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|The Patchwork Girl of Oz||L. Frank Baum|
Ojo Breaks the Law
|Page 1 of 4||
"What a queer man," remarked the Munchkin boy, when the party had resumed its journey.
"And so nice and polite," added Scraps, bobbing her Lead. "I think he is the handsomest man I've seen since I came to life."
"Handsome is as handsome does," quoted the Shaggy Man; "but we must admit that no living scarecrow is handsomer. The chief merit of my friend is that he is a great thinker, and in Oz it is considered good policy to follow his advice."
"I didn't notice any brains in his head," observed the Glass Cat.
"You can't see 'em work, but they're there, all right," declared the Shaggy Man. "I hadn't much confidence in his brains myself, when first I came to Oz, for a humbug Wizard gave them to him; but I was soon convinced that the Scarecrow is really wise; and, unless his brains make him so, such wisdom is unaccountable."
"Is the Wizard of Oz a humbug?" asked Ojo.
"Not now. He was once, but he has reformed and now assists Glinda the Good, who is the Royal Sorceress of Oz and the only one licensed to practice magic or sorcery. Glinda has taught our old Wizard a good many clever things, so he is no longer a humbug."
They walked a little while in silence and then Ojo said:
"If Ozma forbids the Crooked Magician to restore Unc Nunkie to life, what shall I do?"
The Shaggy Man shook his head.
"In that case you can't do anything," he said. "But don't be discouraged yet. We will go to Princess Dorothy and tell her your troubles, and then we will let her talk to Ozma. Dorothy has the kindest little heart in the world, and she has been through so many troubles herself that she is sure to sympathize with you."
"Is Dorothy the little girl who came here from Kansas?" asked the boy.
"Yes. In Kansas she was Dorothy Gale. I used to know her there, and she brought me to the Land of Oz. But now Ozma has made her a Princess, and Dorothy's Aunt Em and Uncle Henry are here, too." Here the Shaggy Man uttered a long sigh, and then he continued: "It's a queer country, this Land of Oz; but I like it, nevertheless."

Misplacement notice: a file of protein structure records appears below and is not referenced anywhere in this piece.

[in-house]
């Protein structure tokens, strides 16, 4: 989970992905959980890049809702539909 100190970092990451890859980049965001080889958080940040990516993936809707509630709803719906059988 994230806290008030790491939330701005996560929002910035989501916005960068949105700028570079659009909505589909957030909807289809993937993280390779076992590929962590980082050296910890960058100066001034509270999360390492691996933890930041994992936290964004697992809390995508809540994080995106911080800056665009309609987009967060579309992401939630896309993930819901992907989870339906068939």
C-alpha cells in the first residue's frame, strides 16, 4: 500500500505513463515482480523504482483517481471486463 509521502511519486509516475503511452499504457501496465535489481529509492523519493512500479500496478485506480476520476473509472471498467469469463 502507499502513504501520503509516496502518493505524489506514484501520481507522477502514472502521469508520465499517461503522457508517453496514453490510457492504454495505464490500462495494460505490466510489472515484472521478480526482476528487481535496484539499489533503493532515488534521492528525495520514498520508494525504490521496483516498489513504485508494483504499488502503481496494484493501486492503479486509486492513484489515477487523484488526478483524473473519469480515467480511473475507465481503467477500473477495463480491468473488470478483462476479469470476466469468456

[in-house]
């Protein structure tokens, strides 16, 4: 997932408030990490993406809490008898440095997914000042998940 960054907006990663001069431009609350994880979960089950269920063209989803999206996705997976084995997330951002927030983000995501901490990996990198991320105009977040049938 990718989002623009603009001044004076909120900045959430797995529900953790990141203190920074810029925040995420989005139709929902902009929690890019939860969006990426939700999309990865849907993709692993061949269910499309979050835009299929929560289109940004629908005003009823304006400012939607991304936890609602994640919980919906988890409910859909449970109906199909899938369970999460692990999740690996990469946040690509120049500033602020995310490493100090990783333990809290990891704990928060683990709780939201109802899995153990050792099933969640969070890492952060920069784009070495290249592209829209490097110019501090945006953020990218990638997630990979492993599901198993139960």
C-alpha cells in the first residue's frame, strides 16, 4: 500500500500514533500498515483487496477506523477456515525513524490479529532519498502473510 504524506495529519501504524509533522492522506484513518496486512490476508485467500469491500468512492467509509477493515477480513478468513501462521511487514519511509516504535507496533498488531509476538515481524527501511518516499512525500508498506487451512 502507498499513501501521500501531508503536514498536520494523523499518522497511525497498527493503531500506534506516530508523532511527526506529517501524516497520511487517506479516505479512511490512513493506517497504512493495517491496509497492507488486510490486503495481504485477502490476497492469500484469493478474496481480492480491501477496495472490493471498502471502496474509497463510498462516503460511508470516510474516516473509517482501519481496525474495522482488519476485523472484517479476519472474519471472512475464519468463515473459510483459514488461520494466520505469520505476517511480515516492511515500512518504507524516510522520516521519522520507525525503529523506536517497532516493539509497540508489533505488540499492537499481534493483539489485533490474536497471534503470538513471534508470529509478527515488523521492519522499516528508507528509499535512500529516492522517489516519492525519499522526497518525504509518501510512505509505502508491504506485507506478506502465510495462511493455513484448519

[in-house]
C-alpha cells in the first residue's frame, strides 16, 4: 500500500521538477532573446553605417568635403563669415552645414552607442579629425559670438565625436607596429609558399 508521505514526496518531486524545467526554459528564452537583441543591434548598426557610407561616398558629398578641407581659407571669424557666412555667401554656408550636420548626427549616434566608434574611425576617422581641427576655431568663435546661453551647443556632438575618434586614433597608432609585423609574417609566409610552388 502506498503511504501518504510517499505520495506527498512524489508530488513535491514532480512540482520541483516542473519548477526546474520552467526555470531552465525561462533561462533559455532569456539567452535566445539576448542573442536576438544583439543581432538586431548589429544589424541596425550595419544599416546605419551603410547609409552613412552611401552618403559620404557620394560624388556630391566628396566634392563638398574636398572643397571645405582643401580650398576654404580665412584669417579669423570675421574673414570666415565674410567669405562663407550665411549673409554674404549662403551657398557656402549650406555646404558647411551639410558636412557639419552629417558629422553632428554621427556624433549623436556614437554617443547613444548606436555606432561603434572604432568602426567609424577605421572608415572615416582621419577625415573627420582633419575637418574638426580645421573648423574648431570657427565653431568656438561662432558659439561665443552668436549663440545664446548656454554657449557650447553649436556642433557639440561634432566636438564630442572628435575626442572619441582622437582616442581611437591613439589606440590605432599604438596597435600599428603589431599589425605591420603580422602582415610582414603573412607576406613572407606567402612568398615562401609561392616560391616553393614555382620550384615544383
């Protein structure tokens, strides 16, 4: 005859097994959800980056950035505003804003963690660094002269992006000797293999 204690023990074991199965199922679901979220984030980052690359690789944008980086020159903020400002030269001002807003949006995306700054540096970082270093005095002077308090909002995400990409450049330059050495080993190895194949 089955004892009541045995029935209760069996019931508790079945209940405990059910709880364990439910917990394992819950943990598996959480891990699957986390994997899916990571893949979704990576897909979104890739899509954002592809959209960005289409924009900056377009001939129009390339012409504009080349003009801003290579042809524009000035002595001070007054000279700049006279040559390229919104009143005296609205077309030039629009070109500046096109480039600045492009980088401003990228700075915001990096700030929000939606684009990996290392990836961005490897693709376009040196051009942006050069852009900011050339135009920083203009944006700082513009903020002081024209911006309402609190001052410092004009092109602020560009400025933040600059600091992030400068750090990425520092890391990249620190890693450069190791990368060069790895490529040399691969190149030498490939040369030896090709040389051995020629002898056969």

"What is queer about it?" asked Scraps.
"You, for instance," said he.
"Did you see no girls as beautiful as I am in your own country?" she inquired.
"None with the same gorgeous, variegated beauty," he confessed. "In America a girl stuffed with cotton wouldn't be alive, nor would anyone think of making a girl out of a patchwork quilt."
"What a queer country America must be!" she exclaimed in great surprise. "The Scarecrow, whom you say is wise, told me I am the most beautiful creature he has ever seen."
"I know; and perhaps you are-from a scarecrow point of view," replied the Shaggy Man; but why he smiled as he said it Scraps could not imagine.
As they drew nearer to the Emerald City the travelers were filled with admiration for the splendid scenery they beheld. Handsome houses stood on both sides of the road and each had a green lawn before it as well as a pretty flower garden.
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|The Patchwork Girl of Oz
L. Frank Baum
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